U.S. economy slows to stall-speed

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The U.S. economy stalled in the first three months of 2014, but don't panic yet as it's probably just the winter weather effect.

Gross domestic product, the broadest measure of economic activity, grew at a 0.1% annual pace in the first quarter, the U.S. Bureau of Economic Analysis reported Wednesday.

That's brutally slow, even by sluggish post-recession standards. Since the Great Recession ended in June 2009, the economy has been growing at a rate of about 2% to 3% per year.

Economists think the slowdown is merely a temporary phenomenon due to harsh winter weather. If that theory holds true, the economy should bounce back in the spring.

"Take this report with a grain of salt," said Brett Ryan, U.S. economist for Deutsche Bank. "It's certainly not a good report, but there's plenty of evidence of a weather impact."

Slumps in exports, housing and business investment, especially on equipment, were the main drivers behind the weak performance. All those things can be slowed by snow, hail and other winter storms as shipments are delayed or construction is put on hold.

In contrast, people are still buying things. Consumer spending continues to be a bright spot, growing at a 3% annual pace.

Consumers shelled out more money on health care, in particular. The Bureau of Economic Analysis noted that the health care increase was driven primarily by the implementation of the Affordable Care Act.

Consumers also spent more on utilities probably because of the cold temperatures, but they cut back on clothing, household furnishings and eating out at restaurants.

Today's GDP figures are based on incomplete data, and will be revised at least three times in the next few months.

Bring on the spring comeback

Looking ahead, this week brings the first glimpse at how the economy fared in April, and the numbers should finally be clear of weather-related distortions.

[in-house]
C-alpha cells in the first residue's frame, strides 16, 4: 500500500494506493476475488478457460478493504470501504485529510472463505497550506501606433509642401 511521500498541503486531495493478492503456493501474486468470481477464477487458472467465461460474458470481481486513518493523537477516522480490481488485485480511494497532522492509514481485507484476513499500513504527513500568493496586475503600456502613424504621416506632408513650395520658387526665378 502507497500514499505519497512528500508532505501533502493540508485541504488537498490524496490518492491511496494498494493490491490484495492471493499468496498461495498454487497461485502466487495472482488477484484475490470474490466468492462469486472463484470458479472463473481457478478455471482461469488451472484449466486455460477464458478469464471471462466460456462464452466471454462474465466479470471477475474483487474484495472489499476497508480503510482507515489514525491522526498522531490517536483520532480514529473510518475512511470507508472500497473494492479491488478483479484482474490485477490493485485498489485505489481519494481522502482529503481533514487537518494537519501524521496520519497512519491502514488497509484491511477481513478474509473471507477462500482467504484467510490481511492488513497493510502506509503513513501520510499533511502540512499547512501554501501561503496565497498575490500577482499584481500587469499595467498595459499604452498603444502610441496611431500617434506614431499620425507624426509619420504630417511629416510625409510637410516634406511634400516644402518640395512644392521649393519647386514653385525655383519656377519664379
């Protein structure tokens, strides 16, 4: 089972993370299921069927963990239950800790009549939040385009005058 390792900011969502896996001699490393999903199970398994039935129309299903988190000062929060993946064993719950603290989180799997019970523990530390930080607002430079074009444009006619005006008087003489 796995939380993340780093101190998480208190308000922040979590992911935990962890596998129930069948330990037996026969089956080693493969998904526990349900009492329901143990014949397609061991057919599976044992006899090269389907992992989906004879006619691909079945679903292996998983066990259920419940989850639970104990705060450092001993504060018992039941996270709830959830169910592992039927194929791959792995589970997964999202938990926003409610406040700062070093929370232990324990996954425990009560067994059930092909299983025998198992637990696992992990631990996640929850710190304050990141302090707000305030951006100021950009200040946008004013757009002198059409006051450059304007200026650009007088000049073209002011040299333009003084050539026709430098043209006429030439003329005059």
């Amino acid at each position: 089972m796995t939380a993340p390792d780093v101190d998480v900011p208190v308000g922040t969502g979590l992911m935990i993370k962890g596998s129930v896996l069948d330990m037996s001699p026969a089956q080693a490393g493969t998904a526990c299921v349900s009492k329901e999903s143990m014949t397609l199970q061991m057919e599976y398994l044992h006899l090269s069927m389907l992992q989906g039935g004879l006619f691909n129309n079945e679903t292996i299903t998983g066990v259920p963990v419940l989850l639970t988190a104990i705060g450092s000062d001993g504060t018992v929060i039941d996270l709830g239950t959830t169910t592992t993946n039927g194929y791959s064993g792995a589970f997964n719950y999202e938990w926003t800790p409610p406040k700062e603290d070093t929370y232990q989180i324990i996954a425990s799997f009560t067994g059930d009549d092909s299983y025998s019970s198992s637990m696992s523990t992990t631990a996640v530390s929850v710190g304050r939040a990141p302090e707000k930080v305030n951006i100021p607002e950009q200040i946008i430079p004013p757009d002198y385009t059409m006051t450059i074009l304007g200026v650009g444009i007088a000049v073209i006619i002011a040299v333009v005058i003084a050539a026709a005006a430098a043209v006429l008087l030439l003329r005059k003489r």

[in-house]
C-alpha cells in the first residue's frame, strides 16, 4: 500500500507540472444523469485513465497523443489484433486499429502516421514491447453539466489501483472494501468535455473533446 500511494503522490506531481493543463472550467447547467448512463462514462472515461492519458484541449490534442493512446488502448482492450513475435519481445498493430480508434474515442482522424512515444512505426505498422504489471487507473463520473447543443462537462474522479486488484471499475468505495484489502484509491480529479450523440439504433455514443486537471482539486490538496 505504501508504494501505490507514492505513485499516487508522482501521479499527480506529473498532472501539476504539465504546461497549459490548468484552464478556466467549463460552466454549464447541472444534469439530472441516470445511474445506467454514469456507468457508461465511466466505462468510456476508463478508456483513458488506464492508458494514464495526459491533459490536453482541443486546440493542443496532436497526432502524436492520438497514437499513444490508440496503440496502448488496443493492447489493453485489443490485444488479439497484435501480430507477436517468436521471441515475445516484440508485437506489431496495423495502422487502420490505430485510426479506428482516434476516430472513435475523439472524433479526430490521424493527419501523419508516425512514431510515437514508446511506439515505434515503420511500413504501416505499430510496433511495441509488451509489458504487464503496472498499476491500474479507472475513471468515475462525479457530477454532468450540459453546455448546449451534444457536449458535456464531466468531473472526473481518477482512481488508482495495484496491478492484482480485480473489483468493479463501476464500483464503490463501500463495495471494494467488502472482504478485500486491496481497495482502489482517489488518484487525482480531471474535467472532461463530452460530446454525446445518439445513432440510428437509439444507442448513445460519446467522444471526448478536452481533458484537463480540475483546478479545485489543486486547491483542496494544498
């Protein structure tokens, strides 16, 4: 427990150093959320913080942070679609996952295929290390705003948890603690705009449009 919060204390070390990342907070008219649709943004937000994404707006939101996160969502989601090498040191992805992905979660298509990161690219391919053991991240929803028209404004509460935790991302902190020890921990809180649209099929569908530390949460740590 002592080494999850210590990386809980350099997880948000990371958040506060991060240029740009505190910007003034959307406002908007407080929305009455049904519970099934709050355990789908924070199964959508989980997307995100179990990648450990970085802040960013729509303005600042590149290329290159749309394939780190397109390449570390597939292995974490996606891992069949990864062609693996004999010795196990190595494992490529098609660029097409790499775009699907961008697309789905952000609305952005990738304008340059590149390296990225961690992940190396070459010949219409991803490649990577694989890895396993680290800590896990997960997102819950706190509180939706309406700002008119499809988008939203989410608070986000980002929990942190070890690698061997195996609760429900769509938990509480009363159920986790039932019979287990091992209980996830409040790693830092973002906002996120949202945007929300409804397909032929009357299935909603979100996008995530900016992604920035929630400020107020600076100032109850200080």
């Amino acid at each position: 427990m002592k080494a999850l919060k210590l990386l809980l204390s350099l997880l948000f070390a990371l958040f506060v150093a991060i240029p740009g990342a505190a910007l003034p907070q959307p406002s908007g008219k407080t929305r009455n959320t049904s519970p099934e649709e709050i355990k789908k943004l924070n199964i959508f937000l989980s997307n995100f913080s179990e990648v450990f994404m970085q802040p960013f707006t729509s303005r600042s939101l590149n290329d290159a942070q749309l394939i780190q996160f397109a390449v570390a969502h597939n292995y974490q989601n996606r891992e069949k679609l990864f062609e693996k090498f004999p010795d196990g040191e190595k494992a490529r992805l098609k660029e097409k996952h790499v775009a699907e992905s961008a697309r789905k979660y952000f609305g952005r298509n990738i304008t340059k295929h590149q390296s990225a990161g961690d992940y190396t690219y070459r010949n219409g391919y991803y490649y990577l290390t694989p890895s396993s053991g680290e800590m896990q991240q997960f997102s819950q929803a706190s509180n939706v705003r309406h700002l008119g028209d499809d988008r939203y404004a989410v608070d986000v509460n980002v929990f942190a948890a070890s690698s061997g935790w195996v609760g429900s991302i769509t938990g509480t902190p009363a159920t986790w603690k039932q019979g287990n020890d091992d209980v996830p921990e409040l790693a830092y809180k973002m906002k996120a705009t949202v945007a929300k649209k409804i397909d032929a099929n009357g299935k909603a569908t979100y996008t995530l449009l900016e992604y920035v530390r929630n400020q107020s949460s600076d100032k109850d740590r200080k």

A separate report released Wednesday showed the private sector added 220,000 jobs this month, according to payroll processor ADP (ADP). That's the strongest job growth since November.

The government's official jobs report, due out on Friday, is also expected to show hiring at its highest since November. Economists surveyed by CNNMoney predict the U.S. economy added 205,000 jobs in April. They also expect the official unemployment rate to fall to 6.6%, down a notch from 6.7% in March.

In the meantime, the Federal Reserve is widely expected to remain in "wait-and-see" mode, in the hopes of getting a clearer picture of U.S. economic strength. So far this year, Federal Reserve Chair Janet Yellen has blamed much of the weak economic data on the weather.

The central bank's top officials met this week and will release their latest statement on the economy this afternoon. Aside from a minor reduction in bond purchases, economists aren't expecting any major announcements.

The Fed has been buying bonds to stimulate the U.S. economy on and off since 2008, but the central bank is now gradually bringing that program to an end. The wind-down process is known as "tapering," and the latest round is expected to reduce bond purchases to around $45 billion a month.

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